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  1. #1
    MadCrawdad's Avatar
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    Default NASA OKs Feb. launch of private space station trip

    Looks like the actual privatization of space travel is almost officially here.

    NASA OKs Feb. launch of private space station trip - Houston Chronicle

    NASA OKs Feb. launch of private space station trip
    MARCIA DUNN, AP Aerospace Writer
    Updated 10:04 p.m., Friday, December 9, 2011

    CAPE CANAVERAL, Fla. (AP) — A private California company will attempt the first-ever commercial cargo run to the International Space Station in February.

    NASA announced the news Friday, one year and one day after Space Exploration Technologies Corp., or SpaceX, became the first private business to launch a capsule into orbit and return it safely to Earth.

    On Feb. 7, SpaceX will attempt another orbital flight from Cape Canaveral Air Force Station. This time, the unmanned Dragon capsule will fly to the space station and dock with a load of supplies.

    NASA stressed it is a target date.

    "Pending all the final safety reviews and testing, SpaceX will send its Dragon spacecraft to rendezvous with the International Space Station in less than two months," said NASA's No. 2, deputy administrator Lori Garver. "So it is the opening of that new commercial cargo delivery era."

    NASA has turned to industry to help stock the space station now that the space shuttles are retired, investing hundreds of millions of dollars in this startup effort. The station currently is supplied by Russian, European and Japanese vessels.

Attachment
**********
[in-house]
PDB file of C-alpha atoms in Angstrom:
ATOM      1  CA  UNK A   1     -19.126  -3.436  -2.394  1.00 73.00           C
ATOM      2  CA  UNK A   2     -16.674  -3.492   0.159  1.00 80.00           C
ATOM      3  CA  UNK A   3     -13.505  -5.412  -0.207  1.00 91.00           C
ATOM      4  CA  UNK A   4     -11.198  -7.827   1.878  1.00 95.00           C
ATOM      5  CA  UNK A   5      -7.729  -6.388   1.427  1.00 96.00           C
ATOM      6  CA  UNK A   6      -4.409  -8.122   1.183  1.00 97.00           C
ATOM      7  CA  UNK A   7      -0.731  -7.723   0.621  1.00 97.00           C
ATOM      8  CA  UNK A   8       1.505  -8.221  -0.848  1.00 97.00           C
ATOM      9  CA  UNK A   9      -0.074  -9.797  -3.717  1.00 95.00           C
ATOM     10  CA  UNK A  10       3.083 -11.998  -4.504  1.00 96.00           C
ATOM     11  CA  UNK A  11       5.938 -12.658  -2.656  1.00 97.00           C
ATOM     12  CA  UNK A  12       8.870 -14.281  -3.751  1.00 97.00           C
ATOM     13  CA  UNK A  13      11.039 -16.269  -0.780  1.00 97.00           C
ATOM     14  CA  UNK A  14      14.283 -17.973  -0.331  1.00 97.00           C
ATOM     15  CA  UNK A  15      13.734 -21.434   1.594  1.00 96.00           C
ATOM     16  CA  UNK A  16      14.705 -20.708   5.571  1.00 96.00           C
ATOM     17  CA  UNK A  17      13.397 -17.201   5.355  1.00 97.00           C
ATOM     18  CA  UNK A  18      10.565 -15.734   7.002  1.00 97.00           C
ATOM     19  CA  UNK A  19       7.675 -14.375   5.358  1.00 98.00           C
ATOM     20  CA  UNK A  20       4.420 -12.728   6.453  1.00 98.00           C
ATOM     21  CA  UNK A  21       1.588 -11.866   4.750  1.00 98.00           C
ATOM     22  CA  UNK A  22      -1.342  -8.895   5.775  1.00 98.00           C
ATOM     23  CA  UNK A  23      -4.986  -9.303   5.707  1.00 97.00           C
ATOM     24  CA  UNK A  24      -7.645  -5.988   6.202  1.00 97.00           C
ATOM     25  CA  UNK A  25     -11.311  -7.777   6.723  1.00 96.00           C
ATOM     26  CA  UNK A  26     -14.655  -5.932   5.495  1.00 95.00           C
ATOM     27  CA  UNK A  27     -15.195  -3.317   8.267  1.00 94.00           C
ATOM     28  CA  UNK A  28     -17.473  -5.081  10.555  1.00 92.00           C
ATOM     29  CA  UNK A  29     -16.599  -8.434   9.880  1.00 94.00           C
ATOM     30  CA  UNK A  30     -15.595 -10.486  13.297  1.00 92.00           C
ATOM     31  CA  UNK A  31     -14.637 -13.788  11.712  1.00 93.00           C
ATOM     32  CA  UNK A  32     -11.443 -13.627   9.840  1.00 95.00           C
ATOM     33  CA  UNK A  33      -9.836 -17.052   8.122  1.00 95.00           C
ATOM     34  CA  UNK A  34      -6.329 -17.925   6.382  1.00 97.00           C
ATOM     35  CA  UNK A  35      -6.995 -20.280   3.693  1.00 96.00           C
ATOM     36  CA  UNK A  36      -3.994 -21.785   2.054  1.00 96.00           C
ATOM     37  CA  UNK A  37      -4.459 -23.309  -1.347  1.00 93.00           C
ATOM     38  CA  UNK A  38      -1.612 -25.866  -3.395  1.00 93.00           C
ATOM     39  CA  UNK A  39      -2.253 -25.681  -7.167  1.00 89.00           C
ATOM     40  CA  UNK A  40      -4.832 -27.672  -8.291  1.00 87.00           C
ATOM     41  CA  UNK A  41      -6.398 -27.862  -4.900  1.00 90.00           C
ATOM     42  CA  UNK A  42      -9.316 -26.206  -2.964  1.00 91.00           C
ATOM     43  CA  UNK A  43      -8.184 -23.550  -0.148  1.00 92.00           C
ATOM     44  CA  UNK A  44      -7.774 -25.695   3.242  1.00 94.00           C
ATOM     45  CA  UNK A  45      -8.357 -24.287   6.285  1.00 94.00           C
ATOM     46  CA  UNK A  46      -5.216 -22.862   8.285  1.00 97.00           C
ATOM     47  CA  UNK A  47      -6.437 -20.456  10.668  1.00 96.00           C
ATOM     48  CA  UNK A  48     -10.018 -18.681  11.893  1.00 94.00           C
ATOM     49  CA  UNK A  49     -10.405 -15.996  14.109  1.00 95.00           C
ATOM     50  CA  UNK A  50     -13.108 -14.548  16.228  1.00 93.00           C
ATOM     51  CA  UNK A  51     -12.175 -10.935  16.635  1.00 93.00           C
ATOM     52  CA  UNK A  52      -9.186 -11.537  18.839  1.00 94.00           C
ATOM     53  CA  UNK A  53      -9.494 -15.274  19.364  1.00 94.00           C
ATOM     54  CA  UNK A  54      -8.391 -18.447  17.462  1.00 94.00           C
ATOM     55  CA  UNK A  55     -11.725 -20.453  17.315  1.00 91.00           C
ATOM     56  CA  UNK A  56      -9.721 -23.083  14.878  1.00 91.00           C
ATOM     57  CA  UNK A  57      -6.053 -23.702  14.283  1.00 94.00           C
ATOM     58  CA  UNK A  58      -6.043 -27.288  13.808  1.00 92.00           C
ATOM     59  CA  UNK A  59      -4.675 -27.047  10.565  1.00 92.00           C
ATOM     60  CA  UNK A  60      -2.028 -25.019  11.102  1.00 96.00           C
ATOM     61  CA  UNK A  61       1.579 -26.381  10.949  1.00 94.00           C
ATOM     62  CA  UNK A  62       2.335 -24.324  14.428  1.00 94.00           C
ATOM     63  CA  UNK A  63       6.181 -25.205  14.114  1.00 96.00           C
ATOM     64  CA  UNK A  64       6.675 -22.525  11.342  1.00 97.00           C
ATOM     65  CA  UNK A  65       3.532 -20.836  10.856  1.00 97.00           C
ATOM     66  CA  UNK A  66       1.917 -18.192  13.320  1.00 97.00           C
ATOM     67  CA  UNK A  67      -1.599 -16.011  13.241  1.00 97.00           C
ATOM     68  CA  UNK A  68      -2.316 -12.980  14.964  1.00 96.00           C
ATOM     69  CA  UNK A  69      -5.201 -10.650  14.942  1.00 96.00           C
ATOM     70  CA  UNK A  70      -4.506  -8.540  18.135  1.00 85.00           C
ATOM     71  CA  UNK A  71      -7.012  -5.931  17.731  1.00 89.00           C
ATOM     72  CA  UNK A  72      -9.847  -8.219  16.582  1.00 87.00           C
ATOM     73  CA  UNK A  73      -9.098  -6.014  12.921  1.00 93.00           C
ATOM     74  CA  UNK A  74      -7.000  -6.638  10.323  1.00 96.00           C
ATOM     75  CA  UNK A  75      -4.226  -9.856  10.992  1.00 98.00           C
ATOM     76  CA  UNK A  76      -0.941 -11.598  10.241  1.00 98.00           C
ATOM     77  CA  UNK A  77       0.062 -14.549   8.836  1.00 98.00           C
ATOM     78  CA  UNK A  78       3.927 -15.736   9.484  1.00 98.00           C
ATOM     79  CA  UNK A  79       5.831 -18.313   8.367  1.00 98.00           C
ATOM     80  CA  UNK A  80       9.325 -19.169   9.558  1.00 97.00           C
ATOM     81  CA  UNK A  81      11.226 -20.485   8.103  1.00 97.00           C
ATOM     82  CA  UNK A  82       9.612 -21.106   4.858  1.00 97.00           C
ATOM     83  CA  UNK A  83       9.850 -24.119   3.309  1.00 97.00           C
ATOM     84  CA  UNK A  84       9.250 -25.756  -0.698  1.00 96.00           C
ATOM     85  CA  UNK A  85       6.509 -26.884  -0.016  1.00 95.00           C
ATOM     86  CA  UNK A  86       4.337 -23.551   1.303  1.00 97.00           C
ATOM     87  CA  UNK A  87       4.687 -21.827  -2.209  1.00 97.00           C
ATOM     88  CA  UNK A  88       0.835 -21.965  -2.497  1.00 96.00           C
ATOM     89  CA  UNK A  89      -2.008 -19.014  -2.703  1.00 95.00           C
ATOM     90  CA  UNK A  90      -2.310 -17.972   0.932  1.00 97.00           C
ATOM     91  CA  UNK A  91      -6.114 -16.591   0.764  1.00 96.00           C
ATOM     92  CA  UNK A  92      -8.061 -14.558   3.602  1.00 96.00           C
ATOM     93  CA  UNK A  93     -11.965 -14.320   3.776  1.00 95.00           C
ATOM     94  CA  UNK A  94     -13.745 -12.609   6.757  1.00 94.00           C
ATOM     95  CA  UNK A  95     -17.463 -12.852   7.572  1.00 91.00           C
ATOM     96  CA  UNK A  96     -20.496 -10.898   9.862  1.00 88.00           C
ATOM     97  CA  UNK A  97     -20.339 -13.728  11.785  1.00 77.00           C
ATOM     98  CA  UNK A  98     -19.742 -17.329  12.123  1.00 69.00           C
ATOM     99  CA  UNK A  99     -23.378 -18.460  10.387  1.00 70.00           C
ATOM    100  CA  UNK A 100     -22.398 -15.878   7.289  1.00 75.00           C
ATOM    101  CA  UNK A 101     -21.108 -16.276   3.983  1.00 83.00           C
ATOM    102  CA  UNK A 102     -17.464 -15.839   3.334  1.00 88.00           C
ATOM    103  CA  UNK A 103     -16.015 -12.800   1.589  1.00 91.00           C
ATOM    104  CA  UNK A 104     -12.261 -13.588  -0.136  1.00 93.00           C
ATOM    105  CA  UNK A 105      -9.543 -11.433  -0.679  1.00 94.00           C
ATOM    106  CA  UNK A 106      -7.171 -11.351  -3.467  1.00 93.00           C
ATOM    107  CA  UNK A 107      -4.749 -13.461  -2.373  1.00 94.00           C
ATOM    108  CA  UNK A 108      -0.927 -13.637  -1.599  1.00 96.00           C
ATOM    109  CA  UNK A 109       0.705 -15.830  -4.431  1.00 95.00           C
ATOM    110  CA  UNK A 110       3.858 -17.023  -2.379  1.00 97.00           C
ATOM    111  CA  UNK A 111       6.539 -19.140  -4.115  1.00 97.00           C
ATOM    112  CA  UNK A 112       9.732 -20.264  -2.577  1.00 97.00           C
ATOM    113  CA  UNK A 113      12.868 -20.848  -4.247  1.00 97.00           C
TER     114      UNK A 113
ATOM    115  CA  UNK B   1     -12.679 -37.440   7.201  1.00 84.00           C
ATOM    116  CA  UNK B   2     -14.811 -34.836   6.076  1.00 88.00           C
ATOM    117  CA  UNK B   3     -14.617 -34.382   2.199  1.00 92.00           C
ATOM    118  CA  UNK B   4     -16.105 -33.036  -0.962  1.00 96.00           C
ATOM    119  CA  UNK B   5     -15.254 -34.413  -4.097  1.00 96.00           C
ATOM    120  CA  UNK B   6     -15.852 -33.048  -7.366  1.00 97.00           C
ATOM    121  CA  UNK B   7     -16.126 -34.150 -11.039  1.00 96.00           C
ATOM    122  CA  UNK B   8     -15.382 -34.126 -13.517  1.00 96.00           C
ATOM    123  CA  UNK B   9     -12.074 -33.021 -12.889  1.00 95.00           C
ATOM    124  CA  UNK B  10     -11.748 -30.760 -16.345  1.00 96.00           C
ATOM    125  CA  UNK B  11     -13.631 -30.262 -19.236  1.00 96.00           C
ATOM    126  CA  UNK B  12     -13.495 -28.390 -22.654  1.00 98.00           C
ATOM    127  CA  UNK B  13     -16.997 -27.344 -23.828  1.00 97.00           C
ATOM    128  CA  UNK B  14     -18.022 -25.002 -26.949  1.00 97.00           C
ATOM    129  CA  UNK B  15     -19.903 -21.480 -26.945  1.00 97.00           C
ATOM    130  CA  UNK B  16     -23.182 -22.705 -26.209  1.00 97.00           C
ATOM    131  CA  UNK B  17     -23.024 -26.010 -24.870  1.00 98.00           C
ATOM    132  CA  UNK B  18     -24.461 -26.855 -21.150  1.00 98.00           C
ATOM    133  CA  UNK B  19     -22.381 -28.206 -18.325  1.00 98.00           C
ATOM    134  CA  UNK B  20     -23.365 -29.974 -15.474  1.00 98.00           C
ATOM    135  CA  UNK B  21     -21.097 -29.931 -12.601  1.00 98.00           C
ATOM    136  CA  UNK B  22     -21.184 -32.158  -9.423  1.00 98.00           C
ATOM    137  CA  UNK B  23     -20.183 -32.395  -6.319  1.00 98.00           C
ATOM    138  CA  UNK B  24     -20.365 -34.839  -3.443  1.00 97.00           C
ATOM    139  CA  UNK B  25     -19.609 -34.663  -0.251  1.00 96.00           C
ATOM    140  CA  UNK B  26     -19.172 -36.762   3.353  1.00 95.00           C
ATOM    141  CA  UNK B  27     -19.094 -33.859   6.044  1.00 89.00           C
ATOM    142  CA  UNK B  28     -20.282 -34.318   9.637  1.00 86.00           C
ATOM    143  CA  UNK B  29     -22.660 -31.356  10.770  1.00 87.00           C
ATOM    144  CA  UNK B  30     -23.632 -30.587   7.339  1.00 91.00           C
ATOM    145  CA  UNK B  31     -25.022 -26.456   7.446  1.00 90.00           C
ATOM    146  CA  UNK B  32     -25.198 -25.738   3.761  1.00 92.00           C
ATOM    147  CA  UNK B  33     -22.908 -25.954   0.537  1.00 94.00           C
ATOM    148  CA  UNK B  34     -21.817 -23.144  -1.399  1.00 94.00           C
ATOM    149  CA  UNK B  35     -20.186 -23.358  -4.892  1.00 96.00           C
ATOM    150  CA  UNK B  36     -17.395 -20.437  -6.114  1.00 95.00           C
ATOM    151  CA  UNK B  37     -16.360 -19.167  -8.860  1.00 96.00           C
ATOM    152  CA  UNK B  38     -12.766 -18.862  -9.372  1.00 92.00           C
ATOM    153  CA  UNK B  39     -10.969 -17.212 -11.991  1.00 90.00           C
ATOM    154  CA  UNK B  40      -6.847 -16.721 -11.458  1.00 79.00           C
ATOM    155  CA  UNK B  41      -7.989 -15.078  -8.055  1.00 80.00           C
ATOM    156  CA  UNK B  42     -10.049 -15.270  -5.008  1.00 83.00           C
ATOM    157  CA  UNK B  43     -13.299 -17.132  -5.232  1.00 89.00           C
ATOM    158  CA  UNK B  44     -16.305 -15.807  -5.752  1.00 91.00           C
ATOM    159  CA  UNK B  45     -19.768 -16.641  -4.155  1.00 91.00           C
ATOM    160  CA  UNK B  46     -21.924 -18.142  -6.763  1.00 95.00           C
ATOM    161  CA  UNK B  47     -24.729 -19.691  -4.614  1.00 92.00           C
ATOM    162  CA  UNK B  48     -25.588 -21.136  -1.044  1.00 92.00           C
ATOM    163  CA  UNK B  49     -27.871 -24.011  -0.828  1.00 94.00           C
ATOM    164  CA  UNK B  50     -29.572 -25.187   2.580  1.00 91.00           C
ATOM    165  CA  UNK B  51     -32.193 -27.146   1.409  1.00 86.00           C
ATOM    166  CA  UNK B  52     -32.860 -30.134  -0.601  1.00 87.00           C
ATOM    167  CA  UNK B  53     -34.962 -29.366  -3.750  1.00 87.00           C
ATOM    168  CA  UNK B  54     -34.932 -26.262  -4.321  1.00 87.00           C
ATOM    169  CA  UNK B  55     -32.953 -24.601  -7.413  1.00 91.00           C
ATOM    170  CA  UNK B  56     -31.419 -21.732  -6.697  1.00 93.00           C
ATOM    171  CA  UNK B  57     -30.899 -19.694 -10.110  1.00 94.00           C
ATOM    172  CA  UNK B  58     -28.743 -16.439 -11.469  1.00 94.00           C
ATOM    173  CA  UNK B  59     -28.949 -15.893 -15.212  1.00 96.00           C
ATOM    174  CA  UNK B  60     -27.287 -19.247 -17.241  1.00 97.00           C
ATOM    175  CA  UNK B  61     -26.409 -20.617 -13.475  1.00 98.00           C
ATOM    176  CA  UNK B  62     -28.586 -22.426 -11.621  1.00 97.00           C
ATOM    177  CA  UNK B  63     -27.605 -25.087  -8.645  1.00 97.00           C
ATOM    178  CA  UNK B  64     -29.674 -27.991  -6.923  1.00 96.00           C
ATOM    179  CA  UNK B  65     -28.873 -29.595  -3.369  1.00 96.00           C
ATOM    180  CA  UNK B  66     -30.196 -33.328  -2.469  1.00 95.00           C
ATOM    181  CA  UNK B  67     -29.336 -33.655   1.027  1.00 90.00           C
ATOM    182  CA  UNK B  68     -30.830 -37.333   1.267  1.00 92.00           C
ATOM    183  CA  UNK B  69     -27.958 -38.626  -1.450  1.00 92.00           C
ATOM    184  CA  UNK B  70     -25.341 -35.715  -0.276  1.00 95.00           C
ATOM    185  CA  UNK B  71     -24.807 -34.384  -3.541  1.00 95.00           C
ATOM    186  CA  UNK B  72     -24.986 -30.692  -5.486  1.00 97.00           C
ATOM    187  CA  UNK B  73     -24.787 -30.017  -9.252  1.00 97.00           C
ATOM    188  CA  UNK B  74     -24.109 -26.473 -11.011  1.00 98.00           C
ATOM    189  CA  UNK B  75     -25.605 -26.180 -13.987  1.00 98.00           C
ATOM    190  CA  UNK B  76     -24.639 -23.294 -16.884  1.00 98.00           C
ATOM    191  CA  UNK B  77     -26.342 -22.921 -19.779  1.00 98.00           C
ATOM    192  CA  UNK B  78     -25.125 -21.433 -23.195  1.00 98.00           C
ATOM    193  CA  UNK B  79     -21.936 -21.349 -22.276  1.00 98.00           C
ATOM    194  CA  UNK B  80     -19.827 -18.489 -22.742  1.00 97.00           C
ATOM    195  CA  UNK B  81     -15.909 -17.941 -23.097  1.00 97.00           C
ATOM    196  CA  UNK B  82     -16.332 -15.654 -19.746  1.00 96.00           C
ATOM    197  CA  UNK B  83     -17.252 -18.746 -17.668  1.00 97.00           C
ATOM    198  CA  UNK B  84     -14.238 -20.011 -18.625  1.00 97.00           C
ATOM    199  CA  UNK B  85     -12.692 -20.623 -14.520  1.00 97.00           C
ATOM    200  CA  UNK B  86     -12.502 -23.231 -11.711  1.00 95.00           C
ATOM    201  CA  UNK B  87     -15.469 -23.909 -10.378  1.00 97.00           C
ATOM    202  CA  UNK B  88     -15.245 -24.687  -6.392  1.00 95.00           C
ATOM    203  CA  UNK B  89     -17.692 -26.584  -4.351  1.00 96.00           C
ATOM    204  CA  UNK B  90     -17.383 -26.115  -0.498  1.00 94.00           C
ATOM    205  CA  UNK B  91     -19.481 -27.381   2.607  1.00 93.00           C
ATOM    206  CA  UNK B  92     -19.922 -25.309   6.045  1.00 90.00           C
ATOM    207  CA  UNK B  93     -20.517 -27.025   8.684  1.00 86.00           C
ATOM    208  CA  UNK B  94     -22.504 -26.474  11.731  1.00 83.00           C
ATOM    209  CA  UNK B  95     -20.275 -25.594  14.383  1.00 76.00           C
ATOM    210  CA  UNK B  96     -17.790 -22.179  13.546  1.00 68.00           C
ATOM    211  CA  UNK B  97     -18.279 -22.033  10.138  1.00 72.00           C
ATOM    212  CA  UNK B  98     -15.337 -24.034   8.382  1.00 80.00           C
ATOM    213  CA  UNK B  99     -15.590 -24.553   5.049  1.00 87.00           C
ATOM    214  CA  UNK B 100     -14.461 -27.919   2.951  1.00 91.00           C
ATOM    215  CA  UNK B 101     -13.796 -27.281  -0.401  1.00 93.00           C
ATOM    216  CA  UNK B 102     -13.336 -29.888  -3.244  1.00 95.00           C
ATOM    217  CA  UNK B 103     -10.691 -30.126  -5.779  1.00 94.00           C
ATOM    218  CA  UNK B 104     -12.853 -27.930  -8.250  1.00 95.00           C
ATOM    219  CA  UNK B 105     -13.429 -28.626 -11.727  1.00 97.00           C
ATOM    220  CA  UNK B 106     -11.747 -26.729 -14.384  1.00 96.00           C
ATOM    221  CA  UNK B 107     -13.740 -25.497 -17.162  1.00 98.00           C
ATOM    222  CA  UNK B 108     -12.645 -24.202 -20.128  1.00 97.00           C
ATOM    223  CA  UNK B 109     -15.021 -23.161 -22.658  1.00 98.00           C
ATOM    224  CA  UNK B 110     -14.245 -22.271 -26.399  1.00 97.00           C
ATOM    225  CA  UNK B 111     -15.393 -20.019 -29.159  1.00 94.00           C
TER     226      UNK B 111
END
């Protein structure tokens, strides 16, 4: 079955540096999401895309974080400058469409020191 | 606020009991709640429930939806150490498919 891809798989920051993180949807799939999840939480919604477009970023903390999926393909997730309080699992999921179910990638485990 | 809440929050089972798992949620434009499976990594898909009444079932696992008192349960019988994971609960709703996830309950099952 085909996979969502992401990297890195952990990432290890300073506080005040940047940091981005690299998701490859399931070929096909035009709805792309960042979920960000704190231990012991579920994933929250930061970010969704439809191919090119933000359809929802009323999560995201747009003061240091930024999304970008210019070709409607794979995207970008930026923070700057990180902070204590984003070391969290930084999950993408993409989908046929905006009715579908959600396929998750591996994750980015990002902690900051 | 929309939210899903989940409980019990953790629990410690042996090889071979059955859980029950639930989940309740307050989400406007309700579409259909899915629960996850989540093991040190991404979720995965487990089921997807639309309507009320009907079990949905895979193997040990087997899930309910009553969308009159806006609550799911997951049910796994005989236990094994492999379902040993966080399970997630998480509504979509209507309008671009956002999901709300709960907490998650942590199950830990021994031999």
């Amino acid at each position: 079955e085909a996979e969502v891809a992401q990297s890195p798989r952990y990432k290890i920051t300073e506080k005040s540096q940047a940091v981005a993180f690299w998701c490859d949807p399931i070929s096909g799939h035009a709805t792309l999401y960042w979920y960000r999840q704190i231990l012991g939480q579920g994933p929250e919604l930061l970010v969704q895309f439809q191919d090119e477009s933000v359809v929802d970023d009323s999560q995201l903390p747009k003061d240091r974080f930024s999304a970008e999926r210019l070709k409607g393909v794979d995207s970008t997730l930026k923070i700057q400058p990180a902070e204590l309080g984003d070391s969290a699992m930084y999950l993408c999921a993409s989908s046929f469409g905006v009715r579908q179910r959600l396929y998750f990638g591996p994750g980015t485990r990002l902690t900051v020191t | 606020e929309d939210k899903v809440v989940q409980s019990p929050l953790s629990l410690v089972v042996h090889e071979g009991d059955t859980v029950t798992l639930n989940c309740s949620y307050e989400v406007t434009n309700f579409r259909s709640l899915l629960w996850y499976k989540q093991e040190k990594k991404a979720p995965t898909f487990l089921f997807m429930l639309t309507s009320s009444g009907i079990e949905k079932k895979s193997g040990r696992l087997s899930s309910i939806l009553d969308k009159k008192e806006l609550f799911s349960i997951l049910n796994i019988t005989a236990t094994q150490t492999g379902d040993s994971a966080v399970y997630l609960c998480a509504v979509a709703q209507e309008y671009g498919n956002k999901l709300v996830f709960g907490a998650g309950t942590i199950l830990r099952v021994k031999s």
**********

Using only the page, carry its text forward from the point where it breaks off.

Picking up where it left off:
SpaceX's Dragon capsule will fly within two miles of the space station, for a checkout of all its systems. Then it will close in, with station astronauts grabbing the capsule with a robotic arm. The Dragon ultimately will be released for a splashdown in the Pacific. None of the other cargo carriers come back intact; they burn up on re-entry.

    If the rendezvous and docking fail, SpaceX will try again. That was the original plan: to wait until the third mission to actually hook up with the station and delivery supplies. SpaceX wanted to hurry it up.

    None of the supplies on board the Dragon will be one-of-a-kind or crucial, in case of failure.

    SpaceX — run by PayPal co-founder Elon Musk — is one of several companies vying for space station visiting privileges. It hopes to step up to astronaut ferry trips in perhaps three more years. In the meantime, Americans will be forced to continue buying seats on Russian Soyuz spacecraft.

    "Every decision that we make at SpaceX is focused on ... taking crew to space," SpaceX President Gwynne Shotwell said Friday at a forum in Seattle about NASA's future. She said the company is "thrilled" at the prospect of delivering cargo to the space station early next year, and noted that the company is shooting for 2014 with astronauts.

    Congress has appropriated $406 million for the commercial crew effort for 2012, considerably less than NASA's requested $850 million.